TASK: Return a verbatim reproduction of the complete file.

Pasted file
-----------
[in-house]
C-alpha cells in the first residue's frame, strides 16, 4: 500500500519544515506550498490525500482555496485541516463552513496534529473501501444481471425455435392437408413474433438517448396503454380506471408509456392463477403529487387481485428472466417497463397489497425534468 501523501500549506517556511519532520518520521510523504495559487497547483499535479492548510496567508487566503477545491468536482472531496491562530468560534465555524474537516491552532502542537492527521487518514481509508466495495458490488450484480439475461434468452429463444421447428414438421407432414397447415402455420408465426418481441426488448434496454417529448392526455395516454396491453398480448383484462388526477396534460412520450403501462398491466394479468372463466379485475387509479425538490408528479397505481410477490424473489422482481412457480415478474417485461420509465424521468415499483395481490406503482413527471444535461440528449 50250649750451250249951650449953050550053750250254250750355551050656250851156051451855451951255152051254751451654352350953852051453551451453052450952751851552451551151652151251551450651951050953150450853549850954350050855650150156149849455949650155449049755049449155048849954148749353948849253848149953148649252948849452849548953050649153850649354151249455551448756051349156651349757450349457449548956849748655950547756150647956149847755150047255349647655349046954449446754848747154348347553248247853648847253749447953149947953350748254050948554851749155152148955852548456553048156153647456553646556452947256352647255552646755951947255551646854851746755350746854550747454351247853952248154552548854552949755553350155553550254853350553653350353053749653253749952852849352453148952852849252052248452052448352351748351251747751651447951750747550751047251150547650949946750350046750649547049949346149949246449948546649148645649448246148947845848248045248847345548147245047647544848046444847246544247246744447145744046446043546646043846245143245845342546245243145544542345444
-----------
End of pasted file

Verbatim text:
[in-house]
C-alpha cells in the first residue's frame, strides 16, 4: 500500500519544515506550498490525500482555496485541516463552513496534529473501501444481471425455435392437408413474433438517448396503454380506471408509456392463477403529487387481485428472466417497463397489497425534468 501523501500549506517556511519532520518520521510523504495559487497547483499535479492548510496567508487566503477545491468536482472531496491562530468560534465555524474537516491552532502542537492527521487518514481509508466495495458490488450484480439475461434468452429463444421447428414438421407432414397447415402455420408465426418481441426488448434496454417529448392526455395516454396491453398480448383484462388526477396534460412520450403501462398491466394479468372463466379485475387509479425538490408528479397505481410477490424473489422482481412457480415478474417485461420509465424521468415499483395481490406503482413527471444535461440528449 50250649750451250249951650449953050550053750250254250750355551050656250851156051451855451951255152051254751451654352350953852051453551451453052450952751851552451551151652151251551450651951050953150450853549850954350050855650150156149849455949650155449049755049449155048849954148749353948849253848149953148649252948849452849548953050649153850649354151249455551448756051349156651349757450349457449548956849748655950547756150647956149847755150047255349647655349046954449446754848747154348347553248247853648847253749447953149947953350748254050948554851749155152148955852548456553048156153647456553646556452947256352647255552646755951947255551646854851746755350746854550747454351247853952248154552548854552949755553350155553550254853350553653350353053749653253749952852849352453148952852849252052248452052448352351748351251747751651447951750747550751047251150547650949946750350046750649547049949346149949246449948546649148645649448246148947845848248045248847345548147245047647544848046444847246544247246744447145744046446043546646043846245143245845342546245243145544542345444